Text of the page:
WHEN Katie Ahern was told her friend had cancer in the middle of a crowded Patrick Street, she was stopped in her tracks.
“I tried not to cry,” says Katie, 34, from east Cork. “I thought; is she going to die?”
Katie tried to focus on something positive.
“I decided then and there that I would run the Cork City Marathon for Cork University Hospital cancer services and Arc House,” says Katie.
“My friend has a great attitude and, having been diagnosed with breast cancer and then with stage 4 liver cancer, she is learning to live with her condition and to manage it. She is still with us, living her life.”
Running is not Katie’s first love. But her beloved dad is her first love. And recently Brendan, 79, was diagnosed with oesophageal cancer.
“He went for routine tests, as men should at a certain age,” says Katie, who is a supervisor at Garryvoe Health Club.
“His GP ran some tests and then referred dad to the Mercy Hospital. We were told to come and meet the doctors, thinking the worst.”
Indeed, it could have been worse.
“Dad can be treated for oesophageal cancer in the Mercy,” says Katie. “He starts treatment in a matter of weeks.”
Brendan, like Katie’s friend, has a great attitude too.
“Dad is a loyal Cork GAA fan,” says Katie. “He went to the Cork-Tipperary match. He wasn’t going to miss it!”
And Katie isn’t going to miss an opportunity to raise vital funds for CUH cancer services and for Arc House, who support thousands of people going through their own personal cancer journeys.
“Anyone who knows me, knows that I hate running!” says Katie.
“Ask any of my football or camogie trainers over the years!”
Like all of us, Katie knows people who have survived cancer, and knows people who didn’t.
“I know people who have had cancer and survived, I know a number of people my own age in our parish, who had cancer and who survived,” she says.
“Often, you associate cancer and leukaemia with older people, but young people can get those diseases as well.”
Some are not so lucky.
“I also know people who have not survived,” adds Katie. “There is an element of luck involved.
“Since my friends, who are running the relay, and I, have started fund-raising, my dad has been diagnosed with stage 3 oesophageal cancer. This has made it more personal for me now.
“I’m more motivated than ever to complete the Cork City Marathon.”
So Katie is taking up the challenge, going the whole nine yards to fund-raise for vital cancer support services that will help people like her friend and like her dad.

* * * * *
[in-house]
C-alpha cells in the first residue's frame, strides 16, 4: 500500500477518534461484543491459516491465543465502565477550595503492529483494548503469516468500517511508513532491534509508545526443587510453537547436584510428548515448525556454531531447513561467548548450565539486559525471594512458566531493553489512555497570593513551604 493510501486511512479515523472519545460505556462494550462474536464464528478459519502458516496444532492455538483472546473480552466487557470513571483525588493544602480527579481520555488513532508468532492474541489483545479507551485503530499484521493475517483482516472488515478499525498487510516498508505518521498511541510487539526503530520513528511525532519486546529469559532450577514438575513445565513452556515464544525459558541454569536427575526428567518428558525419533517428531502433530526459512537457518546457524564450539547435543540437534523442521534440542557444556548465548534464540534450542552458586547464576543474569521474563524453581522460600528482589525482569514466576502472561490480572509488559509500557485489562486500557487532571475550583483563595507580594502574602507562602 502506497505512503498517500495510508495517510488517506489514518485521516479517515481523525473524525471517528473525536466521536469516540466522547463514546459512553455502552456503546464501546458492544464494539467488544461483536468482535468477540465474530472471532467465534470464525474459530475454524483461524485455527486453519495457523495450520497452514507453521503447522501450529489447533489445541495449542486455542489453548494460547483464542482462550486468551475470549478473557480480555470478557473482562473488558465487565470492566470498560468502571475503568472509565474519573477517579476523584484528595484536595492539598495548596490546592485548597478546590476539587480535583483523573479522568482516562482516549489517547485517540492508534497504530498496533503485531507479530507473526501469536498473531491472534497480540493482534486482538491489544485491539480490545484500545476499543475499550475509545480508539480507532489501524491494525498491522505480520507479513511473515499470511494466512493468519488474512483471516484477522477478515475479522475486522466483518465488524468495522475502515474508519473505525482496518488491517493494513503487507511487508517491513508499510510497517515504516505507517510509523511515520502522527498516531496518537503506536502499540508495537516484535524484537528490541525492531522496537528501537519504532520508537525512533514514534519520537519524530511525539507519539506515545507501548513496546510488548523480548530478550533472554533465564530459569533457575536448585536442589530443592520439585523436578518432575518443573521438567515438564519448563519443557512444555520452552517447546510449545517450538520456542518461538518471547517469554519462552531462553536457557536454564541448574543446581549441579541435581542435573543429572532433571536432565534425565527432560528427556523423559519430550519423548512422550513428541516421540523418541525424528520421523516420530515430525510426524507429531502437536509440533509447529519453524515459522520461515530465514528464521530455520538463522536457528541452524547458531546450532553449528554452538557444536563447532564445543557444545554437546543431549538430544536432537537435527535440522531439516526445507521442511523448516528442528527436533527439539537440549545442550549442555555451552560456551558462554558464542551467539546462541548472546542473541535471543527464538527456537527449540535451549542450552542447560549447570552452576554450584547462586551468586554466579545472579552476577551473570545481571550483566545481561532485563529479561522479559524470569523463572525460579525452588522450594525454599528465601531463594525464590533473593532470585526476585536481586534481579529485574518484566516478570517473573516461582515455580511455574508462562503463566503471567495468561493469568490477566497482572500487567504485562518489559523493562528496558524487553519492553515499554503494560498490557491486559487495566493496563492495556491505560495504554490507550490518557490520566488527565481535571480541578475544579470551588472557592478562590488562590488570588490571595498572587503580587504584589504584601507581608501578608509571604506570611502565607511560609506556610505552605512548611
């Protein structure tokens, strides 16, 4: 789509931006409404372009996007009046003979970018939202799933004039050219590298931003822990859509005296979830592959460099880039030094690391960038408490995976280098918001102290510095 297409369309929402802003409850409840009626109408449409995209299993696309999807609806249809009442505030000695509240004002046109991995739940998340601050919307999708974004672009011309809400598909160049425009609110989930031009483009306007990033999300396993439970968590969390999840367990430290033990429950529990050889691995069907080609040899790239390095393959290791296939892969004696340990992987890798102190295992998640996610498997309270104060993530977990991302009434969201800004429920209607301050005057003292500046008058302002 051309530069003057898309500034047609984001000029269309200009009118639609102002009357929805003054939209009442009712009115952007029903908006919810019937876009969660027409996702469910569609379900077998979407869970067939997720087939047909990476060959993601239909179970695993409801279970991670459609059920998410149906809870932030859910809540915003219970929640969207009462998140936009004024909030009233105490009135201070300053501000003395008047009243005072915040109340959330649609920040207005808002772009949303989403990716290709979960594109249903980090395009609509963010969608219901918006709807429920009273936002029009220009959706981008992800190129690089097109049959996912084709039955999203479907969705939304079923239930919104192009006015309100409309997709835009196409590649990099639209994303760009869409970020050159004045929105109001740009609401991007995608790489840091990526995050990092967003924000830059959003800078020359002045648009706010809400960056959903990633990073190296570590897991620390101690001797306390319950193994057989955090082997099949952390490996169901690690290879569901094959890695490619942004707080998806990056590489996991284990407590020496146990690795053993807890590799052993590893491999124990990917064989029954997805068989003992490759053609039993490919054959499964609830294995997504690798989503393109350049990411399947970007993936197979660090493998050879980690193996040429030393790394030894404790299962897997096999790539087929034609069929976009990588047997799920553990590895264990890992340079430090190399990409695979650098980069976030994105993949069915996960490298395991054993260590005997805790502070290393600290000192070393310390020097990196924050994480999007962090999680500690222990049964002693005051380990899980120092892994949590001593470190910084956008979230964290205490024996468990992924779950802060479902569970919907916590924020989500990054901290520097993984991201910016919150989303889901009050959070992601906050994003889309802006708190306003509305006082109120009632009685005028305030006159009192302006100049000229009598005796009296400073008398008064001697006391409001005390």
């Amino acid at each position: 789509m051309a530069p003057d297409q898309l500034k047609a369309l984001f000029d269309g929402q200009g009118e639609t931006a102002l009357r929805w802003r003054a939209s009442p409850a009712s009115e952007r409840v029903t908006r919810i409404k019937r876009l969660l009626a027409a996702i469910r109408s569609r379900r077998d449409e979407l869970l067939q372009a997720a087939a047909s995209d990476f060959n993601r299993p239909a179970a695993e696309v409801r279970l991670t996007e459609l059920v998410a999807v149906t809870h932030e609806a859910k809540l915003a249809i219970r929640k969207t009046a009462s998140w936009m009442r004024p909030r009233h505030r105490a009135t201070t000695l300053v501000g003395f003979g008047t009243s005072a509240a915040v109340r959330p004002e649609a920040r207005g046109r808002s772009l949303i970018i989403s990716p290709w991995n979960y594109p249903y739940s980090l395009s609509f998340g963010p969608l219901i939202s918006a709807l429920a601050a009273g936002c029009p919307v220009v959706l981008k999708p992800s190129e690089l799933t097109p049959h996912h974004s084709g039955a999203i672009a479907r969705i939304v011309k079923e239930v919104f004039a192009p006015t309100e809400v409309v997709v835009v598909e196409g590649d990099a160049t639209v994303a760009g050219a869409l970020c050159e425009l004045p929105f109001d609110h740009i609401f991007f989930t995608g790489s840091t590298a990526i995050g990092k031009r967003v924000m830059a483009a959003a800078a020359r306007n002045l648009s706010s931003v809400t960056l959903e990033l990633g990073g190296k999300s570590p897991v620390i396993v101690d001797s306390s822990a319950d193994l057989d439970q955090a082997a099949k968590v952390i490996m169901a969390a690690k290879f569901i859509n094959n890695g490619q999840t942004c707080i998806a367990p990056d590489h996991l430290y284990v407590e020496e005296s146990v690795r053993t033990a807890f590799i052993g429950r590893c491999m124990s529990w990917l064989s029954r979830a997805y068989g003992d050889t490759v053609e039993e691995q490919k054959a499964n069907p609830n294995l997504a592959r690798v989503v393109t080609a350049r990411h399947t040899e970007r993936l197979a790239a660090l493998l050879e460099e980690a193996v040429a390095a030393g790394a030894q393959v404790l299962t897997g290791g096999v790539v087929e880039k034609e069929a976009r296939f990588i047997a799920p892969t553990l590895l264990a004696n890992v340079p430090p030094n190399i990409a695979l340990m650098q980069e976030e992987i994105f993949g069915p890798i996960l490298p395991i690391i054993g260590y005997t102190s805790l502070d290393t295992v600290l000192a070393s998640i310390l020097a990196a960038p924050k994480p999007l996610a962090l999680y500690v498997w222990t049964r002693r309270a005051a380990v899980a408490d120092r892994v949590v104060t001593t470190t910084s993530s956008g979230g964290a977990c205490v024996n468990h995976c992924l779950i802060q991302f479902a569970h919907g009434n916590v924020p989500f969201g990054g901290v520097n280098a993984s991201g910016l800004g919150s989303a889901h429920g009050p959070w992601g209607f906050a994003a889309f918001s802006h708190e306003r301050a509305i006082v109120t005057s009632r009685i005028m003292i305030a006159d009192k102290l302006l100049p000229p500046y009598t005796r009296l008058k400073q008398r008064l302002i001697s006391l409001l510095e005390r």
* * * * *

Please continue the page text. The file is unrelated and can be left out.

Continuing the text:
42.195km, 26 miles, 385 yards... it’s a fair old distance to run for somebody who doesn’t like running?
“The only thing stopping most of us from doing things is what is between our ears!” she explains.
“Our bodies are capable of amazing things but our minds tells us they are not! It is a privilege to be able to get up every day and go for a walk or a run, that we all take for granted! There are plenty of people in the hospital who would love to be able to get up and go for a walk, but cannot.”
Katies’ can-do attitude has her training four to five times a week, running longer distances three times a week, in preparation for the Cork City Marathon.
“You need to be strong mentally to be a long-distance regular runner,” says Katie.
“You need to be strong-willed all the time to run in all weathers.
“I went online to source a training programme to suit me and my lifestyle,” says Katie, who is very knowledgeable about diet and fitness.
“My job is very vigorous and very physical, so I needed a training programme that fits into my schedule.
“I’m building up distances gradually, mixing up the terrain on the flat and on the hills, pacing myself and incorporating some sprinting. Rest is important too. I’m not setting out to win!”
Katie and her sister Marian, 31, are setting out to help the essential supports that people living with cancer can avail of in their time of need.
“I roped in the pals!” says Katie. “Marian, Roisin O’Farrell, Ann Hegarty, Jennifer Manning and Rebecca Irwin are running the relay, doing five legs to boost the fund-raising effort,” says Katie.
Marian’s son, Cillian, aged five, and her twins, Tom and Chloe, aged nine months will be cheering the ladies over the finish line.
Everyone is behind the girls’ efforts to fund-raise for CUH cancer services and Arc House.
“We held a coffee morning in the local pub, The Thatch,” says Katie. “The amount of cakes and sandwiches that were donated was amazing. People were ringing me for days beforehand asking where and when they could drop the baking and the sandwiches. The support we got was phenomenal.”
Katie says the aim of running a marathon doesn’t have to be just a pipe-dream.
“A marathon is do-able for everyone,” she says. “If you build up your fitness and your endurance slowly over time, you can run a marathon.
“I’m doing it because I can. So many others who are sitting in the CUH or lying in a ward in the Mercy can’t walk or run, even if they want to. I’m able to, so I will.”
Her dad, always championing his two daughters, will be there for them at the finish line, proud as punch.
“Dad is great,” says Katie. “He loves the grandchildren. When they come in the front door his face lights up.”
Katie’s mum, Marian, is with her girls all the way.
“She wishes us all the best of luck,” says Katie.
“Dad is saying ‘what are you doing that for!’”
With everyone rooting for them, the girls will jubilantly cross the finish line on Sunday, June 2 .
And with everyone in Ladysbridge and Ballymacoda parish rooting for Brendan, and having the wonderful support of CUH cancer services and Arc House, no doubt he’ll benefit from the positivity and can-do attitude too.
To donate to Katie’s fundraising efforts, see www.justgiving.com/teams/katieandcancer
Registration takes place for the Cork City Marathon, Half Marathon and Team Relay at the Cork City Hall, on Saturday, June 1. Race day takes place on June 2.